Fanny Galeta, 16, found herself in a state of uncertainty when she learned about her planned initiation ceremony. She told UNFPA that “No one really tells you the truth about what happens there.”
“Many things are kept secret. I tried to reach out to my friends who had been and they just laughed. They told me I would have to find out for myself.”
But that choice wasn’t hers to make: Soon enough, Ms. Galeta was accompanied by her mother to a secluded camp deep in a forest near their village, where she was greeted by four elderly women. She would not leave the camp for the next three weeks.
“The rules were tough,” she said. “We weren’t supposed to go out or see anyone during our stay. Even those who brought us food were not allowed to talk to us.”
She found some aspects of the ceremony helpful, such as lessons in menstrual hygiene and cooking. But others, like the ‘sex education’ component, whereby one of the elder ladies taught the girls how to have sex, almost ruined her future.
“After we graduated, we were told that we had come of age. To many of us, this meant that we were ready for marriage. I decided to try out what we had learned and found myself in a relationship,” she said.
Ms. Galeta’s boyfriend was a few years older, and as her new-found love grew, she began to lose interest in school. “I agreed with him to get married,” she explained. “But when my mother heard about it, she sought help from the community police. Since I was underage, I decided to leave the area to stay with my grandmother so that they wouldn’t arrest my boyfriend.”
Word had already spread about her relationship, however, and soon reached the ears of the local chief, who decided to intervene.
Local leaders rise to the challenge
“Our district is known for harmful traditional practices that have derailed the future of many girls,” said Fraiton Pintu, the Group Village Head. “We need to change this. If we fail, we will leave behind a legacy that will be frowned upon by generations to come.”
More than 40 per cent of girls in Malawi are married while they are still children – despite a constitutional reform in 2017 raising the legal age to 18 – violating their sexual, reproductive and human rights and often interrupting their studies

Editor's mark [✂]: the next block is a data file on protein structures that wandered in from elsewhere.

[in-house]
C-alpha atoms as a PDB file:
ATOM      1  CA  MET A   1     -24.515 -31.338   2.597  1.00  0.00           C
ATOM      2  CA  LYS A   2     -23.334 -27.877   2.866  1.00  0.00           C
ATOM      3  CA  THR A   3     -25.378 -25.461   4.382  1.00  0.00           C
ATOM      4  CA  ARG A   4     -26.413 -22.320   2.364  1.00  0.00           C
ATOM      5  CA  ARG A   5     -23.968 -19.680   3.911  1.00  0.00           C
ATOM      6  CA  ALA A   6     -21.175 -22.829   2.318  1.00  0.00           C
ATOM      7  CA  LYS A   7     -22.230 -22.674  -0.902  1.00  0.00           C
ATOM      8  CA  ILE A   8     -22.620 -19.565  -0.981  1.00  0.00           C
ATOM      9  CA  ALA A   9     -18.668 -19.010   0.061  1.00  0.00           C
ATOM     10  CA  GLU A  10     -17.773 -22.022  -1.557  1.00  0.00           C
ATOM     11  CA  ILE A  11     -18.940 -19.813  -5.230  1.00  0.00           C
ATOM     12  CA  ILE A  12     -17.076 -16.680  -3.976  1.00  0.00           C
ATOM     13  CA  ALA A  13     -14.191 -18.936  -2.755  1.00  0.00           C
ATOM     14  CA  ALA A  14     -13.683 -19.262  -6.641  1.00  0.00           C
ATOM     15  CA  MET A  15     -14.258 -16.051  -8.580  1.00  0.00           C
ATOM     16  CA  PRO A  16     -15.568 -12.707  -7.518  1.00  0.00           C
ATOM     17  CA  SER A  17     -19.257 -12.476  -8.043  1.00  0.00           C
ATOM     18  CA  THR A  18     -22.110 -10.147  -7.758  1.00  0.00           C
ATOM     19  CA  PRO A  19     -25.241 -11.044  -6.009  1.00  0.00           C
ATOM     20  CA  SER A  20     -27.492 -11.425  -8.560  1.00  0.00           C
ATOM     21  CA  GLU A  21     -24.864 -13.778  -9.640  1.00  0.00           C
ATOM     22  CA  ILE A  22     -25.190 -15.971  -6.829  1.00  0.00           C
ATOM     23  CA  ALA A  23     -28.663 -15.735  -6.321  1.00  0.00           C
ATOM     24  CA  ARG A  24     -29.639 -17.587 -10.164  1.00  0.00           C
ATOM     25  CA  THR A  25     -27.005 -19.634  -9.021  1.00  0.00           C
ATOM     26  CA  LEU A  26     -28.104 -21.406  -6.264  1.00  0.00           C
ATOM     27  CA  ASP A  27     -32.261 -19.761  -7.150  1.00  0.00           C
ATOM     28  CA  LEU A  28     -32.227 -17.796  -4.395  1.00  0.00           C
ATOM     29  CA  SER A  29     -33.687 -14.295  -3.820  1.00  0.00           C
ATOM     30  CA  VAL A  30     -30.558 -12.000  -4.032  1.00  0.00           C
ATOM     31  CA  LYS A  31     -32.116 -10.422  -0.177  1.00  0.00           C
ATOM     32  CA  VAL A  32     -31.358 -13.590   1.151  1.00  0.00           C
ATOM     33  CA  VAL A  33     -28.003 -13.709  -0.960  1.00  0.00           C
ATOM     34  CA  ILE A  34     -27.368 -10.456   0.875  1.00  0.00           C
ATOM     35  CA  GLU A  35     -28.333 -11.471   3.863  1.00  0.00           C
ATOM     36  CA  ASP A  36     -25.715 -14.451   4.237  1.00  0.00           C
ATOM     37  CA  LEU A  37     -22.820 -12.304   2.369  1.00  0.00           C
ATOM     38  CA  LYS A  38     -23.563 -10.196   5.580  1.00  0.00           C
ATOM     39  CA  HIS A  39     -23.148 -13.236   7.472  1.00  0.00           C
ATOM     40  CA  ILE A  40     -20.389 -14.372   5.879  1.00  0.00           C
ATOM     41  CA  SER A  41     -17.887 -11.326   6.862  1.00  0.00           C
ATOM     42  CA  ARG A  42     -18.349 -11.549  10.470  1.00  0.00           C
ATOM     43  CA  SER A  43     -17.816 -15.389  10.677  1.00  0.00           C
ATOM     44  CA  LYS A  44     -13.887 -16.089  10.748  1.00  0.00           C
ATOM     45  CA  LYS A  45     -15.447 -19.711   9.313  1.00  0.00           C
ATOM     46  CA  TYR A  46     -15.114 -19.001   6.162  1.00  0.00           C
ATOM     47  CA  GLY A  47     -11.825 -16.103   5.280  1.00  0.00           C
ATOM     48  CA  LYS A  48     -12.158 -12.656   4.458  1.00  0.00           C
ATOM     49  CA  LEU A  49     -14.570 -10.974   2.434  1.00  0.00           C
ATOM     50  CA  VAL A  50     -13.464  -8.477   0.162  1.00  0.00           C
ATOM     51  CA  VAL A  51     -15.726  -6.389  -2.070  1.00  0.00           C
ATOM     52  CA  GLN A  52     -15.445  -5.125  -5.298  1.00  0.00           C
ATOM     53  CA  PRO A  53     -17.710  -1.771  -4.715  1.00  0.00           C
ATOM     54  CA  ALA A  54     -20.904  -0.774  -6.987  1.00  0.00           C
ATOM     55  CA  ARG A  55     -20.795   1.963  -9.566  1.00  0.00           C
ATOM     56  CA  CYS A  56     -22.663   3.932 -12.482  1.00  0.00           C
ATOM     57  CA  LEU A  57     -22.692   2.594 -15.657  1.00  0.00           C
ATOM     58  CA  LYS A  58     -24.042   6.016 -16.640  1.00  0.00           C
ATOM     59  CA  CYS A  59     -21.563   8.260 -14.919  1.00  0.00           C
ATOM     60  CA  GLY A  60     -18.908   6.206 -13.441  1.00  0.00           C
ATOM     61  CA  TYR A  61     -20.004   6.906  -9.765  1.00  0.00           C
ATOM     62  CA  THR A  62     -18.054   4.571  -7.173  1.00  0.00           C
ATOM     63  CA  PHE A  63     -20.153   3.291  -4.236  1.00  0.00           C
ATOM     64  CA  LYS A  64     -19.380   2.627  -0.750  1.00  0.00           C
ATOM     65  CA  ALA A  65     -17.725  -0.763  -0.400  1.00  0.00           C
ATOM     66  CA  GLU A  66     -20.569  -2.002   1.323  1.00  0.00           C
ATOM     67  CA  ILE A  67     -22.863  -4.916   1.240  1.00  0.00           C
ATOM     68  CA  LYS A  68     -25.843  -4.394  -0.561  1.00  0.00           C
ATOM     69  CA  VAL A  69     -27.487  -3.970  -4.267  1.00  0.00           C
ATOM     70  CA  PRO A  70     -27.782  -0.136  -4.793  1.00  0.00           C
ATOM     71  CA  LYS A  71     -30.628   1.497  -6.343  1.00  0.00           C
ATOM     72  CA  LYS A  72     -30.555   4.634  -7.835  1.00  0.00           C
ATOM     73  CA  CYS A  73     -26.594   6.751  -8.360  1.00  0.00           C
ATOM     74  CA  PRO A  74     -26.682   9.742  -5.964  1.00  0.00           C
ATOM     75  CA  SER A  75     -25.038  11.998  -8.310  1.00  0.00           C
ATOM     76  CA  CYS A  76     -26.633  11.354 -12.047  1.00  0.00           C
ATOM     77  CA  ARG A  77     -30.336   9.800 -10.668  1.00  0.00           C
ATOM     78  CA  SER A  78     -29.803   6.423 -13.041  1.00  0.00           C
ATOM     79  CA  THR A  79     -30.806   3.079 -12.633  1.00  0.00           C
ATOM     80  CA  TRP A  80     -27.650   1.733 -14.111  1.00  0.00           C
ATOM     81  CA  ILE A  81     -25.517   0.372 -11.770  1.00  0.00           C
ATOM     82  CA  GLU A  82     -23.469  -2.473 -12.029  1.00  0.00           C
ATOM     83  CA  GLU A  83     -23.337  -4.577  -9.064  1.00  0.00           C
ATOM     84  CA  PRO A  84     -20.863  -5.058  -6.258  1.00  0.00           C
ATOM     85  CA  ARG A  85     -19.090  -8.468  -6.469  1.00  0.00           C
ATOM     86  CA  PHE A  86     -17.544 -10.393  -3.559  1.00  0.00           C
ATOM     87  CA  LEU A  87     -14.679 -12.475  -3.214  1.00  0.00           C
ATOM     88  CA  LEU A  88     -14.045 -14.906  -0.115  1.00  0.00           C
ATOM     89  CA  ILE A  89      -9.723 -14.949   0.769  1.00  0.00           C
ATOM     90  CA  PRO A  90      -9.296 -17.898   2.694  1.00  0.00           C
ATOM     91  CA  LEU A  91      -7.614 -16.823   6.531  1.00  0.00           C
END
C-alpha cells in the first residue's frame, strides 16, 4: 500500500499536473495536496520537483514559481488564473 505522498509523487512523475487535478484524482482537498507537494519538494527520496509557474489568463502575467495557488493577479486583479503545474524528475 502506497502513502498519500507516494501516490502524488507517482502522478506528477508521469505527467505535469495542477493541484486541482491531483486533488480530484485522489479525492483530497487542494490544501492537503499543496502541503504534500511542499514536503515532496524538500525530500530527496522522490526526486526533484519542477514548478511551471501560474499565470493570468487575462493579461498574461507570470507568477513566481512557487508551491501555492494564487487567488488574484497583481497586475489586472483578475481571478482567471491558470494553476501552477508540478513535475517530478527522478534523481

Mr.Pintu is a passionate advocate for girls’ education and chair of the UNFPA-supported Mlirima Development Network, a community group that fights gender-based violence and child marriage, through which he arranged a meeting with Ms. Galeta.
“She listened to us and agreed to go back to school,” Mr. Pintu said. “We also made sure that the boy keeps away from her by warning him that we will report [him] to the police if he continued seeing her.”
Leaders from the network were trained in gender equality and rights by UNFPA under the Safeguard Young People programme, funded by Switzerland. The programme is built around raising awareness of harmful practices such as child marriage and gender-based violence and empowering survivors to claim their rights.
So far, the network has helped more than 30 girls avoid early marriages and supported them in returning to education. One of those girls was Fanny, who sat the exams for her primary school certificate and passed.
“I’m glad that I listened to their advice,” Ms. Galeta said. “Now I am the pride of my family as I am the only girl to go to secondary school.”
Bridging the gaps in bodily autonomy
Mr. Pintu and his network have also created bylaws prohibiting initiation ceremonies from taking place during the school term, and spurred a rethink of the role of initiators.
“Times have changed, yet we still had old women teaching young girls obsolete traditions,” he explained. “We chose young women who were progressive to take charge of the initiation ceremonies. We can’t do away with them completely as they are part of our culture, but we can reform them from within.”
UNFPA supports women and girls around the world to claim their right to bodily autonomy, and campaigns like Mr. Pintu’s are a critical step towards bridging the gaps that remain to reach gender equality and allow women and girls to live free from violence.
Hanna Mkamwa, 35, is proud to be entrusted with the responsibility as a new initiator, and intends to impart information that will better prepare the girls to choose their own futures.
“I have been working with girls for some time as a mothers’ group member, and I very much know the problems they go through when they are growing up,” Hannah told UNFPA.
“Now that I am an initiator, I will use my knowledge to shape the girls into future leaders and not child brides.”
Distributed by APO Group on behalf of United Nations Population Fund (UNFPA).